Older adults possess important forms of skills as certain things take a long time to learn and therefore employing the elderly may be hugely beneficial to organisations, new research suggests.
Conducting their research on the Tsimane – an indigenous population of about 15,000 who live in the Bolivian Amazon and depend on hunting, fishing, and gardening for their survival, the researchers found that despite physical frailty setting in, they are often regarded as experts, such as in music and storytelling.
"While most skill development studies have focused on subsistence skills like hunting, we wanted to examine the wider range of complementary skills that develops among ageing humans," said lead study author Eric Schniter, clinical assistant professor in Chapman University in California, US.
In the field, the researchers interviewed 421 Tsimane adults across eight villages in the Bolivian Amazon.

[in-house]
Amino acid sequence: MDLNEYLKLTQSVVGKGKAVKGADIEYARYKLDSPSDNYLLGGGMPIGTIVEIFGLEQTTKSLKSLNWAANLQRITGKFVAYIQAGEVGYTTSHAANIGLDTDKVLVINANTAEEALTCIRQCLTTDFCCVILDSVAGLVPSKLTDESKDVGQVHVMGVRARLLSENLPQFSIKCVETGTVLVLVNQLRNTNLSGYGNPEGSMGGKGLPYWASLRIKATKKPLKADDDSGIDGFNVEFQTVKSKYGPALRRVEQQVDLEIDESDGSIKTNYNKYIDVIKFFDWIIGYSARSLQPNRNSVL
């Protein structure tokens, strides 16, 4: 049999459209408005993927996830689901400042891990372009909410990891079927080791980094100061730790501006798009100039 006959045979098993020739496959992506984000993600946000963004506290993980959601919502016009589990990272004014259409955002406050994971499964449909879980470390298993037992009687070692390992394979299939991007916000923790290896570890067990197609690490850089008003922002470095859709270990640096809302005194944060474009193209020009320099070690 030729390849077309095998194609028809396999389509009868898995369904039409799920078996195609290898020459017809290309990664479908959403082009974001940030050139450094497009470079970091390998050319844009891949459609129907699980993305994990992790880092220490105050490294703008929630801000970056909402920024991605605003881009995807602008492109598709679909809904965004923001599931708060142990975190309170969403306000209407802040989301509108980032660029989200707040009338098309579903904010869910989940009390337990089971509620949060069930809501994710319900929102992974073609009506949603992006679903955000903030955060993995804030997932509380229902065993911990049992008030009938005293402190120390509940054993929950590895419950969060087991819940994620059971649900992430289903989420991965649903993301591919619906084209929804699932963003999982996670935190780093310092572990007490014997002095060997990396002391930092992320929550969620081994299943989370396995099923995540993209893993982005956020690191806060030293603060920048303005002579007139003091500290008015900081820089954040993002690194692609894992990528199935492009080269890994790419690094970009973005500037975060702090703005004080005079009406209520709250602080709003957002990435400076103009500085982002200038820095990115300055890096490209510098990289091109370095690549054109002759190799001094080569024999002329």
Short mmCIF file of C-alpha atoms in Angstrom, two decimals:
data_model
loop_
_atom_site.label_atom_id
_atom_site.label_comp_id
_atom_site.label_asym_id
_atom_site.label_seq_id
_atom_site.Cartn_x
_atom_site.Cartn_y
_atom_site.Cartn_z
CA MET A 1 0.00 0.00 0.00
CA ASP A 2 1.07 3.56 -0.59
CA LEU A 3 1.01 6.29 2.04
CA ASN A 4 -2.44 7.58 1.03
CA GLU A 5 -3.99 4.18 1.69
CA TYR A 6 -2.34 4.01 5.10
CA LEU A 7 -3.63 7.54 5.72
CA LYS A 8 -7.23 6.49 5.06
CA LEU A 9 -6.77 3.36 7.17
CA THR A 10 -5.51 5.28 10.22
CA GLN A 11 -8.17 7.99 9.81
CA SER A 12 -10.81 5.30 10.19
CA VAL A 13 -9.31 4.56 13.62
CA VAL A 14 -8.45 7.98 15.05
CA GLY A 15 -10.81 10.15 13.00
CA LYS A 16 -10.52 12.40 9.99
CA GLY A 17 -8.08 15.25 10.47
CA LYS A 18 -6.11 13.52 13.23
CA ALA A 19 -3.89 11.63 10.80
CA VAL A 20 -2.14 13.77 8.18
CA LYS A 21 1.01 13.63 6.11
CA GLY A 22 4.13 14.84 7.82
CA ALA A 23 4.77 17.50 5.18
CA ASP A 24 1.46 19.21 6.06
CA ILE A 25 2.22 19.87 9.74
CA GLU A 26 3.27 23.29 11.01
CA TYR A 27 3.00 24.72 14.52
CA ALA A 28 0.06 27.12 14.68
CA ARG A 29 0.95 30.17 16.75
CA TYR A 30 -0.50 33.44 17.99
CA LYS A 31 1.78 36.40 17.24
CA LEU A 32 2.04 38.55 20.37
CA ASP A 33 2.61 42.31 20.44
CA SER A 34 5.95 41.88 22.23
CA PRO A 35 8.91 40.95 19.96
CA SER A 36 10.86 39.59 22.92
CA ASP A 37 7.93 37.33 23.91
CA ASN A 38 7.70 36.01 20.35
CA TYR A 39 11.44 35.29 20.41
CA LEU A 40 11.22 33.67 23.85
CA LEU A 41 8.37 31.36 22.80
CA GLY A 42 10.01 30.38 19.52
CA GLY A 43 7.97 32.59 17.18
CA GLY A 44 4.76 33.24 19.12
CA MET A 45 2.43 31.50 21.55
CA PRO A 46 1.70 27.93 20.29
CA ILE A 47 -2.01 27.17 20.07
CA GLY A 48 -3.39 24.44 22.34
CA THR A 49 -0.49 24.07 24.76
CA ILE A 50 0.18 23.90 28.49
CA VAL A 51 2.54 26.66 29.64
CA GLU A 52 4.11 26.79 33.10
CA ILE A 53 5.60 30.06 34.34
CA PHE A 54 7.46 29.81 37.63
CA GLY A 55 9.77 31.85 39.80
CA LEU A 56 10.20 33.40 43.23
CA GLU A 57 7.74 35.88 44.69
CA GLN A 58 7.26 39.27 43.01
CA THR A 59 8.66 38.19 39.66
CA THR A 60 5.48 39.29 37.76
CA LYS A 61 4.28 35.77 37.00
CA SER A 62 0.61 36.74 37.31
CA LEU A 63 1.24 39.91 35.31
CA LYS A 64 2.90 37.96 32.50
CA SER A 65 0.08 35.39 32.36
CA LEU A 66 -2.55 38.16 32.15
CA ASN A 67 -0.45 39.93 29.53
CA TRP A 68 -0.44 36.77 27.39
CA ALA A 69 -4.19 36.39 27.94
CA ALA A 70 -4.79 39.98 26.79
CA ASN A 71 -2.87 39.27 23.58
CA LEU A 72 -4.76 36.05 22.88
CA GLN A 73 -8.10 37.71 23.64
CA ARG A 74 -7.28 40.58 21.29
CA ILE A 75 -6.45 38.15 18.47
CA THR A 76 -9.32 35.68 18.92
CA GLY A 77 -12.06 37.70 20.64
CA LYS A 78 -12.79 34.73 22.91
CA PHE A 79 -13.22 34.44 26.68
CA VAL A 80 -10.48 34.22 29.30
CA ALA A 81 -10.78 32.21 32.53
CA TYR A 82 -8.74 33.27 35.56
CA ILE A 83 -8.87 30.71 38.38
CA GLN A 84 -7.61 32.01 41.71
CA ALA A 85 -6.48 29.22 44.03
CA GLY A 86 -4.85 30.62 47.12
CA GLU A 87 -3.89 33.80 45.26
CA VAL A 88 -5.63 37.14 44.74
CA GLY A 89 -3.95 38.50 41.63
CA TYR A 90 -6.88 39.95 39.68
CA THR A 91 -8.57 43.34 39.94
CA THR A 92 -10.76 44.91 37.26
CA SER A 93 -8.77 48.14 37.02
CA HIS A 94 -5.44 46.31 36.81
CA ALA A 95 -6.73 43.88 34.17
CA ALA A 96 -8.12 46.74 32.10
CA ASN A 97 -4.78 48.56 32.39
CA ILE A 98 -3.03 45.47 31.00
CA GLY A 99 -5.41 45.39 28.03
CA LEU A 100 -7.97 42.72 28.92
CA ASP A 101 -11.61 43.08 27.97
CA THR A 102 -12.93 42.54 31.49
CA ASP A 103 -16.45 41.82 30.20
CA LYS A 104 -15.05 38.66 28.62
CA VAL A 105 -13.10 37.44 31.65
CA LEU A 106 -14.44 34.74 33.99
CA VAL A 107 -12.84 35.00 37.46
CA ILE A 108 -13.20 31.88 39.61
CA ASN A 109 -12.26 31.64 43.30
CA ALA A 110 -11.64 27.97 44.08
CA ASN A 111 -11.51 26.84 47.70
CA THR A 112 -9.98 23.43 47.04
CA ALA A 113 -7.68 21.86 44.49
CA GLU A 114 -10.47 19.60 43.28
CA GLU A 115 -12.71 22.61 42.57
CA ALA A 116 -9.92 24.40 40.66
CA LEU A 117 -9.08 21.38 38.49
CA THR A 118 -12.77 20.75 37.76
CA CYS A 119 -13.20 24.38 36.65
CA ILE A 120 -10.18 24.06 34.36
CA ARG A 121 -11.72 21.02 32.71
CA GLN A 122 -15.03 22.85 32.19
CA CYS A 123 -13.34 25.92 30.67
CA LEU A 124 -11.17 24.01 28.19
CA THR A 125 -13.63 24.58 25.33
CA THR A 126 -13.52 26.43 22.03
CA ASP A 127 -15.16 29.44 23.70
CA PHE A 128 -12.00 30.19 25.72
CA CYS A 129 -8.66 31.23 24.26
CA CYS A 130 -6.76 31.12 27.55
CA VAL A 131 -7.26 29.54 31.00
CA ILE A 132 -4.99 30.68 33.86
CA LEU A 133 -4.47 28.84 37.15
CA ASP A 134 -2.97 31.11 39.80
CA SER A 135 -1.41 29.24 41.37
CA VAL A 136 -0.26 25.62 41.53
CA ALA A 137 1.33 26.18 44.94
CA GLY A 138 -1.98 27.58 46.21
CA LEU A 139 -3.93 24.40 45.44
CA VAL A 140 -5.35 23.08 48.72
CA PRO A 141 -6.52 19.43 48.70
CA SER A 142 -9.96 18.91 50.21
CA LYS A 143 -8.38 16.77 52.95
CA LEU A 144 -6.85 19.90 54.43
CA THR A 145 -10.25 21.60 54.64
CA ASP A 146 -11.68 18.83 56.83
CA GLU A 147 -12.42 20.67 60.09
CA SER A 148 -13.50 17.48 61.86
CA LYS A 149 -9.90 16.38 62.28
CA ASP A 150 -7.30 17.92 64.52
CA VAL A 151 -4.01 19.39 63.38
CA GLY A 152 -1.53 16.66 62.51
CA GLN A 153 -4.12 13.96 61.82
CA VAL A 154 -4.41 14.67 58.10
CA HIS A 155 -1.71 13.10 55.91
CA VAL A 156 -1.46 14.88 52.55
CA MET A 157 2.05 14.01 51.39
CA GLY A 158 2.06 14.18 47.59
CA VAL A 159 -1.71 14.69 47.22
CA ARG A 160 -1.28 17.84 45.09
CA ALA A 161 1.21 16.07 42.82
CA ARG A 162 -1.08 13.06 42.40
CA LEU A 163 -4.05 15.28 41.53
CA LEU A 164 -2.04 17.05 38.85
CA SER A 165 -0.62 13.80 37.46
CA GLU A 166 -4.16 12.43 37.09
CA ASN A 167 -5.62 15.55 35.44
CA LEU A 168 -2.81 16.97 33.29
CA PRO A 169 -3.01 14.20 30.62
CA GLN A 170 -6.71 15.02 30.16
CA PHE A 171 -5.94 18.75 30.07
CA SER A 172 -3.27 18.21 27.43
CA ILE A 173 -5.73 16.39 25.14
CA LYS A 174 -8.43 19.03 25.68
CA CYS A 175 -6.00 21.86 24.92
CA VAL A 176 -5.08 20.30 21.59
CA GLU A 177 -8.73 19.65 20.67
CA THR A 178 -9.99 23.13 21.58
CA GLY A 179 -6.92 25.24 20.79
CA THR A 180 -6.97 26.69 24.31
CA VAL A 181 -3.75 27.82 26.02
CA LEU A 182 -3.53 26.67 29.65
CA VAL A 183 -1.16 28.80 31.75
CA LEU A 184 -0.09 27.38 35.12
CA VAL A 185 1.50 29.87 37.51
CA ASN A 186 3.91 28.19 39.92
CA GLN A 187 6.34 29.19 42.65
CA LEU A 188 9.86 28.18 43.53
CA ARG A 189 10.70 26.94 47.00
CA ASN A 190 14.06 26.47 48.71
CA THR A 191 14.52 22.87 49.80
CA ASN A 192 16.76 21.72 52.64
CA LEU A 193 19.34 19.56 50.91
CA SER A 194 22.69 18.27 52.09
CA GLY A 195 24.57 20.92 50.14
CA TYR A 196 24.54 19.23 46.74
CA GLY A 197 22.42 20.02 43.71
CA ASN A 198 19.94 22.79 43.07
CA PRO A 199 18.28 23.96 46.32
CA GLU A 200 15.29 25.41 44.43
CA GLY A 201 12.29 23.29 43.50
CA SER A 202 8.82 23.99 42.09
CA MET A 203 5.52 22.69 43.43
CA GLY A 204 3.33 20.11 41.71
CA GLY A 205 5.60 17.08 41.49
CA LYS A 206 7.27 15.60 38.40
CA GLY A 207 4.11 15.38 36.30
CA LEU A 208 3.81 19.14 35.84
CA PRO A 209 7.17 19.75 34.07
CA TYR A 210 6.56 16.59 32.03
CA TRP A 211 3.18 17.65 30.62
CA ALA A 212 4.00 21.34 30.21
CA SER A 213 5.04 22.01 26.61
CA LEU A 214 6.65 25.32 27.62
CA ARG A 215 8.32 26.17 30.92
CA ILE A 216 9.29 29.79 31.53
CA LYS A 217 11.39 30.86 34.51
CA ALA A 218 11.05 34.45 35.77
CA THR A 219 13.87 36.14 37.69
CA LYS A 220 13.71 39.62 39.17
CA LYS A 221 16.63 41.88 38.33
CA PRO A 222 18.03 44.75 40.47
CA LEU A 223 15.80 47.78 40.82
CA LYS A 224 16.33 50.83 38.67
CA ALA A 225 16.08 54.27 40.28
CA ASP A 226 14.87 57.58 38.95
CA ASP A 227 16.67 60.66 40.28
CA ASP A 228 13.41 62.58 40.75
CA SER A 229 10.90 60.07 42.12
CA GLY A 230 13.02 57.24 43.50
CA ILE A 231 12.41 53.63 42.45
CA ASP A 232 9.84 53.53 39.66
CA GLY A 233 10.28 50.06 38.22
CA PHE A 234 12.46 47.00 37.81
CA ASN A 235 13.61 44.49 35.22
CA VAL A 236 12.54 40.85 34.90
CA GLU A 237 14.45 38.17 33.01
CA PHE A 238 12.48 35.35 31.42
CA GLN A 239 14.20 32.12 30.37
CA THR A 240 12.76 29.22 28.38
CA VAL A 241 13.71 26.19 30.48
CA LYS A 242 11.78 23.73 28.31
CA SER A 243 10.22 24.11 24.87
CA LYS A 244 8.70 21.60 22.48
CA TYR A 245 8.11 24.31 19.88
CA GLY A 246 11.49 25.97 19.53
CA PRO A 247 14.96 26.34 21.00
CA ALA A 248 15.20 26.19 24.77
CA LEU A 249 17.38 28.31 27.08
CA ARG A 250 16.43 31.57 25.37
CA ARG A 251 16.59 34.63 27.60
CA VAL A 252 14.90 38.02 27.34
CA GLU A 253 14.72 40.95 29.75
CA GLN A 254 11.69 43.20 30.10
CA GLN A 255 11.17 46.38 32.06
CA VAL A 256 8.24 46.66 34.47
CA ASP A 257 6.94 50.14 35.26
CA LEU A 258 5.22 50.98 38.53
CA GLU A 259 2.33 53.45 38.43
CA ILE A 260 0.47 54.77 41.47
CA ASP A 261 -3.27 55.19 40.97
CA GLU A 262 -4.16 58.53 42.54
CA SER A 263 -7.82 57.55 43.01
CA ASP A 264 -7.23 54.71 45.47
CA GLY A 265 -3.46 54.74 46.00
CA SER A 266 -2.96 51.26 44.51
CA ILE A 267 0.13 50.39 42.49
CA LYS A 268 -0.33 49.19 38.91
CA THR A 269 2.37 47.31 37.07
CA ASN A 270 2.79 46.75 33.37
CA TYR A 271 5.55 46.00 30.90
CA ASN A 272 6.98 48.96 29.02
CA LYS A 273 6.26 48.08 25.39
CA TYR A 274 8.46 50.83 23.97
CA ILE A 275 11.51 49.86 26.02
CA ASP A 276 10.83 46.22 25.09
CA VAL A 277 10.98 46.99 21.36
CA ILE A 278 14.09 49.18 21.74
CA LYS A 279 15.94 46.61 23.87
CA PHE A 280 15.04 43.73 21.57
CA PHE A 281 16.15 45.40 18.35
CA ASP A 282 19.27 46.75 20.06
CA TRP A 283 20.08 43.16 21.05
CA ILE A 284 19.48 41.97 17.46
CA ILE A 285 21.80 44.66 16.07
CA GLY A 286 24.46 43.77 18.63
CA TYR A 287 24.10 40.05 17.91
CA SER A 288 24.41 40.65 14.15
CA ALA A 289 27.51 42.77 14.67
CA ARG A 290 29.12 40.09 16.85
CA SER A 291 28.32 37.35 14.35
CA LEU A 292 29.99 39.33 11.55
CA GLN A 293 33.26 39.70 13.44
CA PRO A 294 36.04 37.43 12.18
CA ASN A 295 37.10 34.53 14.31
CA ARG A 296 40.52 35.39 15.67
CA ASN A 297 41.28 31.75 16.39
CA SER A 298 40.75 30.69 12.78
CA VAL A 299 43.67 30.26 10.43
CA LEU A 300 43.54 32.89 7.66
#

They found that when it comes to many of the skills requiring lots of knowledge – but not necessarily high-strength–such as music, storytelling, making bows and arrows, and textile production, seniors in the community report the most proficiency and are regarded by others as most expert.
"Many important cultural skills, and not just food production like previously argued, take a long time to learn; and that not all abilities peak in middle adulthood as previously thought," Schniter said.
"In (Tsimane) society people have an appreciation for that and they defer those roles to older adults," Schniter noted.
The study leads to possible implications for industrialised societies and economies, too.
Along with the skills specific to life in their traditional subsistence society in the Amazon, seniors were the age group that excelled most at planning, conflict negotiation, and delegation.
"Those are prized talents in any economy; so if baby boomers delay retirement, as some economists predict, it might behoove employers to better deploy them," Schniter said.
The findings appeared in the American Journal of Physical Anthropology.